It might also help the fickle public focus on the cost of accepting everything a politician says just because he knows how to smile when he says it--although even after we have learned to our not-very-great-surprise that the cute new Tory Party remains racist, homophobic, rooted in elitism and culturally ignorant, there will doubtless be a lot of Little Englanders out there who still think they're the best thing since God gave the civilised people of the world Waitrose.

Sunday, September 14, 2008

One Minute Poem

No short hair.
No shaven face.
No designer shirts,
trousers, shoes.
No useless widescreen
or sound system
to play
Jack Elliott on.
No fast car.
No shiney car.
No car with
aerodynamic features.
Yes sir?
No sir!
I won't accept
every last thing
my bosses tell me.
Ambition? No,
not one drop,
I only want
to sit out in the fog
at breakfast.
Sleep all

Thursday, September 11, 2008

Trying To Be Brilliant, Not Pleading To Be Known

I move, intellectually, in a triangle between politics, religion and poetry. In the past one has always been in the ascendant at a particular time of the year. I'm obsessing on the iniquities of the Tories, or thinking about nothing except my zazen cushion, or I'm writing reams and reams of haiku and whatever. Lately I've been trying to find a balance between them all so that I can find time to indulge each without neglecting the others. Abandon this habit of phases for this or that. And I've been doing all right, though poetry still suffers a little bit.

I have seriously fallen out of love with publishing poetry. I have done it--not as often as some, but I've done it. So it's not the rationalisation of a defeated man. I'm just struggling to believe there's any merit in it anymore. Does publishing mean you are any good? You'd think so, but so much of what is published (I include mine) is mediocre, or average, or uninteresting. So much of it does nothing to advance the craft or help us look into our lives and our world with deeper understanding. So little of it is magical. You read Basho or Issa and inwardly you go, "Aww!" feeling wonder at the quality of their minds or the beauty of their language stirring in your breast. You read Tu Fu or Li Po or Richard Brautigan or d.a levy or Ronald Baatz and it makes you laugh and cry and see the world with new eyes. How much of what you find on MySpace makes you do that?

Perhaps it doesn't have to do that, but that's what I'm looking for. A lot of the time it seems that all you have to do to get published is know the right people, or write a competent poem in the tone that suits an editor's prejudice. Or sound just enough like Bukowski or have just enough references to booze and worms.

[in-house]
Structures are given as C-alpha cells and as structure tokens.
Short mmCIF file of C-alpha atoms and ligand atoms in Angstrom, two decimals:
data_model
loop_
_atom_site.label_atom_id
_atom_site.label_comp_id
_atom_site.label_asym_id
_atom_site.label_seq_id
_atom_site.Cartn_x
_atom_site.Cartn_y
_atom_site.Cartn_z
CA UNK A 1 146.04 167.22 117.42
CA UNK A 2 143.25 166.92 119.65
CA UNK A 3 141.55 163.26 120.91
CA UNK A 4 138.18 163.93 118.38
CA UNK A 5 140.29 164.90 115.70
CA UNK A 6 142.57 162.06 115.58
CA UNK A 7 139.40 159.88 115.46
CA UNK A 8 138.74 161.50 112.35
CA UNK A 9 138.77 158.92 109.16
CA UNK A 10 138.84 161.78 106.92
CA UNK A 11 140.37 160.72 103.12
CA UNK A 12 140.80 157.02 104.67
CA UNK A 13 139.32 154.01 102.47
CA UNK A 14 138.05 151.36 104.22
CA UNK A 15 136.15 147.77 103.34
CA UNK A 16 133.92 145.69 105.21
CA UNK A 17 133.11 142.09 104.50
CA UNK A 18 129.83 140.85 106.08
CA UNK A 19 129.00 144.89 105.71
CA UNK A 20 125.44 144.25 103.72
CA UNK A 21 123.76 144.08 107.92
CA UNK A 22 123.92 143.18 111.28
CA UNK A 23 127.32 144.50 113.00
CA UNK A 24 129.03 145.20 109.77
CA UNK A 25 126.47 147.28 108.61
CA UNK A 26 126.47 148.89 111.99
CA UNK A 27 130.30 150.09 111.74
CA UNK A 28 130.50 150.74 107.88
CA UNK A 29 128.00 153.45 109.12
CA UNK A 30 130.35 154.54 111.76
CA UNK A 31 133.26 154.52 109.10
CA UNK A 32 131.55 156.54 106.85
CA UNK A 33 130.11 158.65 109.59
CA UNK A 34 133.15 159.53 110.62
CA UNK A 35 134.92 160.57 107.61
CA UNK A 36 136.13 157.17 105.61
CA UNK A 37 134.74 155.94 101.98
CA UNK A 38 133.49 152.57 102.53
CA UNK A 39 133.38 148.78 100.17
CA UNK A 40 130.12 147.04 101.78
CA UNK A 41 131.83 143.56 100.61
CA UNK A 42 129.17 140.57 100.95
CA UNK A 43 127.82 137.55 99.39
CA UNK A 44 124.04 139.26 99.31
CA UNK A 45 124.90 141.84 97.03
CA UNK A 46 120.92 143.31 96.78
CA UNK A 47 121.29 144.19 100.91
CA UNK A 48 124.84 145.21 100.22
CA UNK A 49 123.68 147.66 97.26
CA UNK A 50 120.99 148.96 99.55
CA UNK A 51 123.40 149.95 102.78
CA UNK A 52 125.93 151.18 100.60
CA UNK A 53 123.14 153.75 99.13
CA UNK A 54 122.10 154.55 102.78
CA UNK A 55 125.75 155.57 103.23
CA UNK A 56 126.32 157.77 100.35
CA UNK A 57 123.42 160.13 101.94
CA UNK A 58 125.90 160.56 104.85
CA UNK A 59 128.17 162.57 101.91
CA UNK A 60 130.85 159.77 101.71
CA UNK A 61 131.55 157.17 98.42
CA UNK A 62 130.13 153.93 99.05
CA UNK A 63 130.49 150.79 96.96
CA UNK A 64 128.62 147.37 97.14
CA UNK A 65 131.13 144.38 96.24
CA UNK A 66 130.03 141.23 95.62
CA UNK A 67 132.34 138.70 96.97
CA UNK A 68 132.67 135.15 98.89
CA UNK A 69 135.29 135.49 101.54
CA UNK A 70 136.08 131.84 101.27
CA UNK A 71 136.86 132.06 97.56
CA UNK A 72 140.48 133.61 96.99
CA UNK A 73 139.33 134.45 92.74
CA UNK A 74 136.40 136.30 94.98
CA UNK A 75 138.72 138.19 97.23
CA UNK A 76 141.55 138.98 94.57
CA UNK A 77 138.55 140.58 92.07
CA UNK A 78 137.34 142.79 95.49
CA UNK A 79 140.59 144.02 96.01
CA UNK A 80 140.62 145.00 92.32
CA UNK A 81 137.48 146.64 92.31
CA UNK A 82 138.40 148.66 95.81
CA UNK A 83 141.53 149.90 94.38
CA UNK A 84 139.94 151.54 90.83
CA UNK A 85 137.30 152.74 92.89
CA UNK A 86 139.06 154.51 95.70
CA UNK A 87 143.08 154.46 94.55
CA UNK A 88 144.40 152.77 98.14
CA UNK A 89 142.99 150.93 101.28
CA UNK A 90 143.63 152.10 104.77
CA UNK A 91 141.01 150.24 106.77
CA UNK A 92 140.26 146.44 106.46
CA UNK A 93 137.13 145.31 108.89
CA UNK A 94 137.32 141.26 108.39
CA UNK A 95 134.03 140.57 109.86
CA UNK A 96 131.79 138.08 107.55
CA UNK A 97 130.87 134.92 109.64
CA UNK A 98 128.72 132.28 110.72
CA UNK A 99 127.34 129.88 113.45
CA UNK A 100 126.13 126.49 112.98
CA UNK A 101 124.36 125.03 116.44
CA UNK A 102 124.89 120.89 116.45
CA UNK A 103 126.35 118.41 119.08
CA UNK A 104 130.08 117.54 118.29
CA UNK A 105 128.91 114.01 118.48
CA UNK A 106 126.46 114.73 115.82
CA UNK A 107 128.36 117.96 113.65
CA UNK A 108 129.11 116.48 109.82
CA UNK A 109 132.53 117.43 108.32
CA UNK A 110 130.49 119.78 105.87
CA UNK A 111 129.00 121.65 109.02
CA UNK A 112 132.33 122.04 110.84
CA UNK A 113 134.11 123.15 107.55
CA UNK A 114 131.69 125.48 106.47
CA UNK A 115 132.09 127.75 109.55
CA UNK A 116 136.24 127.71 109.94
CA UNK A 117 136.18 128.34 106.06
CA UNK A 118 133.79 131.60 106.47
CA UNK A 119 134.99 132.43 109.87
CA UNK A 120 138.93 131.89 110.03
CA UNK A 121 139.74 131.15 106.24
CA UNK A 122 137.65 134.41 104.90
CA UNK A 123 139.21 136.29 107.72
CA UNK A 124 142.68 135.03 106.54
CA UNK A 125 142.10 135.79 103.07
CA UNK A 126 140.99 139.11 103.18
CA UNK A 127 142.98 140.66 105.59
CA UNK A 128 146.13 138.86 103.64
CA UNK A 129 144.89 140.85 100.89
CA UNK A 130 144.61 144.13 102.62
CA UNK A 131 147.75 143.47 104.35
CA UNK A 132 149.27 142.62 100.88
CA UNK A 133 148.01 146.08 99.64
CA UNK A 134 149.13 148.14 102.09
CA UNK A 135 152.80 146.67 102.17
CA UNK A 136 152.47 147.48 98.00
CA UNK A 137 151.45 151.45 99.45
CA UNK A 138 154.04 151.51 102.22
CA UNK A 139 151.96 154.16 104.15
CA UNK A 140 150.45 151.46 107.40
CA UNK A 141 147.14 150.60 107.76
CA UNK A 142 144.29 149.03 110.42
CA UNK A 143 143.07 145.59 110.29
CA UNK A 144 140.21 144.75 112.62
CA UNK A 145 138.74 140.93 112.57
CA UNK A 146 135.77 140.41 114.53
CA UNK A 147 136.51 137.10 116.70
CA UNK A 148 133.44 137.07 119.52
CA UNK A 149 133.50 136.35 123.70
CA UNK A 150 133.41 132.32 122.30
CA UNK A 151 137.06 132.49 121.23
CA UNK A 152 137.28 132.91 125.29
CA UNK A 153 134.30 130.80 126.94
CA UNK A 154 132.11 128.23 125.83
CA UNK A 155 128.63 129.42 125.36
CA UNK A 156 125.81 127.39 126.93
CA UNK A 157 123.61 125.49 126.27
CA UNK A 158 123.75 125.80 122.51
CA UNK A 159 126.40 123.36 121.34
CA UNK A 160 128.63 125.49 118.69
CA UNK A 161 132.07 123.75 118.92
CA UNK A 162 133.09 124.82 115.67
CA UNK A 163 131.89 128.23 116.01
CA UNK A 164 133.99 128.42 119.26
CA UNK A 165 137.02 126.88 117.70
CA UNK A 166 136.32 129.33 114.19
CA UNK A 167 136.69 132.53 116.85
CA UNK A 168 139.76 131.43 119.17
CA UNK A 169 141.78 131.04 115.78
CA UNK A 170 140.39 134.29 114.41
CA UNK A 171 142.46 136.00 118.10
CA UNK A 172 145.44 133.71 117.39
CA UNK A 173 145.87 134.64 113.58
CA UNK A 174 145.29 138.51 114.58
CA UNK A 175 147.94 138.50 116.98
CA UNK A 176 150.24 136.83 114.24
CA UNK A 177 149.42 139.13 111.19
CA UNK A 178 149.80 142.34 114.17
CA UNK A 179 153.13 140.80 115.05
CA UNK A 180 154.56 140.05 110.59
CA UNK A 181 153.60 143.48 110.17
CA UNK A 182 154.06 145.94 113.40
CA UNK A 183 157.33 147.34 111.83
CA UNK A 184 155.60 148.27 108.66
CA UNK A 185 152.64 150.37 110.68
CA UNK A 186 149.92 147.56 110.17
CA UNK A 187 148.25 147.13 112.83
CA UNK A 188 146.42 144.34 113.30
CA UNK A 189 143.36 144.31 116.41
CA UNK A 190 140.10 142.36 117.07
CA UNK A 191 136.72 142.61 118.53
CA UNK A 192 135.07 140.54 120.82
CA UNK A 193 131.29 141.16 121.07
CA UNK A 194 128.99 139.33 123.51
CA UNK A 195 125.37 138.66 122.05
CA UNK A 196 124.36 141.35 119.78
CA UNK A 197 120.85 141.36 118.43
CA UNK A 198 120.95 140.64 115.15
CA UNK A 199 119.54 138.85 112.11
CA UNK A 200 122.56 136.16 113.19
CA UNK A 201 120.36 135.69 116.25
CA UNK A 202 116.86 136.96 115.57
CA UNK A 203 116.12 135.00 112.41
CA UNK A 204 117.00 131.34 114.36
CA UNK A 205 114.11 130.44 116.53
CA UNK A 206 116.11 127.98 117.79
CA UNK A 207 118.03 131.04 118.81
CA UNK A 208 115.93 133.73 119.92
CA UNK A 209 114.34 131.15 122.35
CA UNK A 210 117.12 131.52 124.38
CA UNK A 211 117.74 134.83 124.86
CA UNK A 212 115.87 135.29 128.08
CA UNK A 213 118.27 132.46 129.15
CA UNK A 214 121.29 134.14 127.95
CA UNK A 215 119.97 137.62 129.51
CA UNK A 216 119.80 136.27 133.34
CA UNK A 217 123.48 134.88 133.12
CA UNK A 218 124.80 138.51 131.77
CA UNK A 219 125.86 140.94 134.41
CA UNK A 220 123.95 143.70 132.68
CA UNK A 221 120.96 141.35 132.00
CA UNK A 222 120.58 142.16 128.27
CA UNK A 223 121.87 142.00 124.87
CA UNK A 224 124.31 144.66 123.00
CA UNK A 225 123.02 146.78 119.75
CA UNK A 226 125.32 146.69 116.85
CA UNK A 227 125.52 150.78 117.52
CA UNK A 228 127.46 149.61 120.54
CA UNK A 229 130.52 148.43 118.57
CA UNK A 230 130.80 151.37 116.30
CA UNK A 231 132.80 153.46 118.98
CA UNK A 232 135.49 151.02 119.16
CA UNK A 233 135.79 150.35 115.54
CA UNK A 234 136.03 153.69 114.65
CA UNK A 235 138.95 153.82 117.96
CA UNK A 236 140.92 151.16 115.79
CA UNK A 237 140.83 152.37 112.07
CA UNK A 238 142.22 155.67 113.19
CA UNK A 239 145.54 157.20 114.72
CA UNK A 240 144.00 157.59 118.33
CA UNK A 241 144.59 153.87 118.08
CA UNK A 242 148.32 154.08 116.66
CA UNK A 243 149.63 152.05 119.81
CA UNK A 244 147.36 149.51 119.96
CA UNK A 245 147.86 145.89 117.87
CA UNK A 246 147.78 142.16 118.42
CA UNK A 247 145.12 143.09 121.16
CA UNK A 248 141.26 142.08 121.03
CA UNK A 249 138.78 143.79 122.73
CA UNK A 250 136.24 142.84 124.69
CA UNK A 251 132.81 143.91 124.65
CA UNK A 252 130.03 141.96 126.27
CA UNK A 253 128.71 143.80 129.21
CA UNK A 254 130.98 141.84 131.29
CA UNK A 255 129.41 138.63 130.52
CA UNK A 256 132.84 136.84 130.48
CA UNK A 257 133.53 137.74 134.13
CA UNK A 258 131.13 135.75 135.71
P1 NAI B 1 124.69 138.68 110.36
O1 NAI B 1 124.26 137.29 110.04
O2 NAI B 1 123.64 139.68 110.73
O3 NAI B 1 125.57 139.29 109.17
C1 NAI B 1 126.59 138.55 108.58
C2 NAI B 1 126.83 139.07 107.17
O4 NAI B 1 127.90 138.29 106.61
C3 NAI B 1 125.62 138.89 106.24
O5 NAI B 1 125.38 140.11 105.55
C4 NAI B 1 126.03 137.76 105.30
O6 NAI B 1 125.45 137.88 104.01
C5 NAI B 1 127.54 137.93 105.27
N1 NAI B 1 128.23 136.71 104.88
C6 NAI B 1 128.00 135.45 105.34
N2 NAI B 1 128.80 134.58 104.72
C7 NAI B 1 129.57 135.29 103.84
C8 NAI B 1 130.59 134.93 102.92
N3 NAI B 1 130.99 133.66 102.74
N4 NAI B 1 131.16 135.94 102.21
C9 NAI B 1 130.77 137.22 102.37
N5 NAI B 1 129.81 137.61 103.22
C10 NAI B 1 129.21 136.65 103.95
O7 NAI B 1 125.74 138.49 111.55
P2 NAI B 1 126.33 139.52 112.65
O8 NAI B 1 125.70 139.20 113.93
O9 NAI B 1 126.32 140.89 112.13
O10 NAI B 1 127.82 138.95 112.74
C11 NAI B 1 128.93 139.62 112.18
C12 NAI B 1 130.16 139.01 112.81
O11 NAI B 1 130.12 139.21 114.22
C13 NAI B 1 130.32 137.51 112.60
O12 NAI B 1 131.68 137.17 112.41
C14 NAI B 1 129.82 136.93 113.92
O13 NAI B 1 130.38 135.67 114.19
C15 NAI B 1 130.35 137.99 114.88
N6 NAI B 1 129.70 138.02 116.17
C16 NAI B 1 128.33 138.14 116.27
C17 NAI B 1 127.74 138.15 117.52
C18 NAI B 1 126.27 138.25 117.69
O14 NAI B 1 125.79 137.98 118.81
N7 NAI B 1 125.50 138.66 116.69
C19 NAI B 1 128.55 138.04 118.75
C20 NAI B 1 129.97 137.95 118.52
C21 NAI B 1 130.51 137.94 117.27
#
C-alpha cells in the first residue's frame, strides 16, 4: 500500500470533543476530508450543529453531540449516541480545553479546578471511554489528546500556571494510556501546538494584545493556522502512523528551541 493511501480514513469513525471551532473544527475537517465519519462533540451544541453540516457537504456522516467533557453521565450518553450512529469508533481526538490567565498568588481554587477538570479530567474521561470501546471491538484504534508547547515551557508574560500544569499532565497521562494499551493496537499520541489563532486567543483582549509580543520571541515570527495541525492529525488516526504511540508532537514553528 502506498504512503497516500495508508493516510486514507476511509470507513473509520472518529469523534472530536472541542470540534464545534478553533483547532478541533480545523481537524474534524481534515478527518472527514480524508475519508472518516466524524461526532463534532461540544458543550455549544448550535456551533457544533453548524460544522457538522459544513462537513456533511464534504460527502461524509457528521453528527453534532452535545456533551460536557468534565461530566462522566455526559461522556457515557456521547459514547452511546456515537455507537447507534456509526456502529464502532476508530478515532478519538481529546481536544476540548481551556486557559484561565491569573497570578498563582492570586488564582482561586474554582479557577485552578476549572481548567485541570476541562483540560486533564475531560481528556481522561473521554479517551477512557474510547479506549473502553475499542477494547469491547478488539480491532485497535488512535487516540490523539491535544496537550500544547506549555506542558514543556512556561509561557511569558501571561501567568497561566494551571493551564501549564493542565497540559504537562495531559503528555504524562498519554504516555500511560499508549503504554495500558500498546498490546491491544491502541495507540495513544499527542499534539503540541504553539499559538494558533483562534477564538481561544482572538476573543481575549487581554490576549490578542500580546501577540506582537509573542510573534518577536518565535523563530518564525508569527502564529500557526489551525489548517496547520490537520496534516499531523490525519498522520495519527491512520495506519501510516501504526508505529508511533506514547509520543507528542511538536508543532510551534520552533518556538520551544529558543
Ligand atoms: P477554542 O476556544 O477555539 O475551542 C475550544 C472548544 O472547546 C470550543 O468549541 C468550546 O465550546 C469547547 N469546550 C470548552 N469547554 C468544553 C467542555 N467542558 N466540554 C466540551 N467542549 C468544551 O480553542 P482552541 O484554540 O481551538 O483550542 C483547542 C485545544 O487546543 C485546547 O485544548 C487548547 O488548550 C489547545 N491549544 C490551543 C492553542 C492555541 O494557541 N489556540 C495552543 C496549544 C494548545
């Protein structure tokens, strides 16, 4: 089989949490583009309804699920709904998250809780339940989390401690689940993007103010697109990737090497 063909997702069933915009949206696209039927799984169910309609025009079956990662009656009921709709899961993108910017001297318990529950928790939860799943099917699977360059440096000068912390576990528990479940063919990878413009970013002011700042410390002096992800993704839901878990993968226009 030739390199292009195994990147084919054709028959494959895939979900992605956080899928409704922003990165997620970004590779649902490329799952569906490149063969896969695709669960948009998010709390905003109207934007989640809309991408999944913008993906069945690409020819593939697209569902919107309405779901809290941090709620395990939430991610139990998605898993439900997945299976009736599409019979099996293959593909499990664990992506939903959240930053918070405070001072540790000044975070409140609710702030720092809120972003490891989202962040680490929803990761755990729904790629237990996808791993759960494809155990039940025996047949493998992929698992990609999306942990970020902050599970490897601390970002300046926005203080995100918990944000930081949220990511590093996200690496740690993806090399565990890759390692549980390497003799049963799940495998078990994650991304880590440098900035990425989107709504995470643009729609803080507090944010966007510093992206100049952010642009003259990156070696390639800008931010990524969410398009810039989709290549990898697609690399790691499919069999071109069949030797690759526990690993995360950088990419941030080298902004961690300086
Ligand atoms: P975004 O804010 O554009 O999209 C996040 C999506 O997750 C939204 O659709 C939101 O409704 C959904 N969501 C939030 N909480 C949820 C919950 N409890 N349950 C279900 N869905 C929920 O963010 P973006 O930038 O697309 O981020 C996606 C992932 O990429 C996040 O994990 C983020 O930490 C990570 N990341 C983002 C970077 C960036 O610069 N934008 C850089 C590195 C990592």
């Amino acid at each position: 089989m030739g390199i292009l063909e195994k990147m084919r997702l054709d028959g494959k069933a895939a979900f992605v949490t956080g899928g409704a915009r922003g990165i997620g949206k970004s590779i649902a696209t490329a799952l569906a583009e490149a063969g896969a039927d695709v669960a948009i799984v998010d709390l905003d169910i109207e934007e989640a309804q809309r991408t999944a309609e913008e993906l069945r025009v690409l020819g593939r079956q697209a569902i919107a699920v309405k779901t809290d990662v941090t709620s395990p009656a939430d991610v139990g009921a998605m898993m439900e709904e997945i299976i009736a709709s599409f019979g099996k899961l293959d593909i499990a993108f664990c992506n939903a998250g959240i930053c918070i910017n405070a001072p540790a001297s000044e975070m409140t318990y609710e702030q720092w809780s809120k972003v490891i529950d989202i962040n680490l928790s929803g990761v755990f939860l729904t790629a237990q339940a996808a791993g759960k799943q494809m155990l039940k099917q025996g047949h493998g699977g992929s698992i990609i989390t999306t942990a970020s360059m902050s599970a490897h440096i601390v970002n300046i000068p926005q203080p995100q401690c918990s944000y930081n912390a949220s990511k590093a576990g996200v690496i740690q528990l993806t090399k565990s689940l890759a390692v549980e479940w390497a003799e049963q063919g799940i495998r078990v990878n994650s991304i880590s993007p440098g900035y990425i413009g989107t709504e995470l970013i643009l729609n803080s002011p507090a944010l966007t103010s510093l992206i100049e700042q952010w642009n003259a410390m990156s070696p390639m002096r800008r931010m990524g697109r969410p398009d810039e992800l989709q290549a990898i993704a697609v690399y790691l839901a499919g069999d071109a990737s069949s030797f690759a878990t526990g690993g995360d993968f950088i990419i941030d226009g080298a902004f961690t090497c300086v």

I can do that if I set my mind to it--I can do all of that--but at the moment I really don't want to.So I write poems for my own pleasure instead, using some of the poets mentioned above as touchstones. Trying to be brilliant rather than pleading to be known. Whether it works or not in the long run only time will tell.

When a poem that rivals Basho is tossed into a bin bag and thrown into a skip to fortify the karma of the crows and blackbirds at the rubbish tip.

Wednesday, September 10, 2008

Labour And The Unions

The appearances of Alastair Darling and Gordon Brown at the TUC conference have illustrated clearly what we already knew: the Labour Government is not a friend of the Trade Union movement, even if many Labour MPs are. Maybe a Labour Government can't be. Maybe it shouldn't be. Maybe a government of any colour, functioning properly, should be a kind of Solomon-esque father arbitrating between the vested interests of the nation, siding neither with the working man and woman nor business.

The problem we have here, though, is that the Labour Government doesn't stand apart from the fray like a wise and indulgent father. It tends to side with business, just like Tory governments do. And yet Labour are partly funded by massive investment from the unions.

I think the time has come to ask whether this benefits the unions anymore, if it ever did. Perhaps we should now consider removing funding from Labour and putting it into building our own cause independently through promotion, education and public works. If the money we are pouring into Labour provides us with no useful return (we haven't even seen Thatcher's anti-union legislation repealed since Labour came to power eleven years ago), why do we keep pouring?

To provide balance, you might say, to the political scene. Perhaps that would have been true at one time, but now Labour and the Tories are trying to occupy the political centre ground, where is the real difference between them?

On the back benches, you might say. And you'd be right. On the Labour back benches there are a large number of genuinely pro-union, pro-working man, traditional Labour minds. But because of the ineptitude and lack of conviction shown by the Government, most of them look set to lose their seats at the election anyway.

Suppose withdrawal of union funds caused the Labour Party to collapse (if the catastrophe of the next election doesn't). Would that matter? True, there is a proud history in the party. Great men (Bevan, Benn, Michael Foot) have stood under its banner and great things (such as the National Health Service) have been given to the country and the world by Labour.

But it ceased to be that party a long time ago, probably around the time John Smith died and opened the door to New Labour; and the disappearance of Labour as was didn't wipe its achievements from history. They will lay there for rediscovery by new generation for as long as there is history.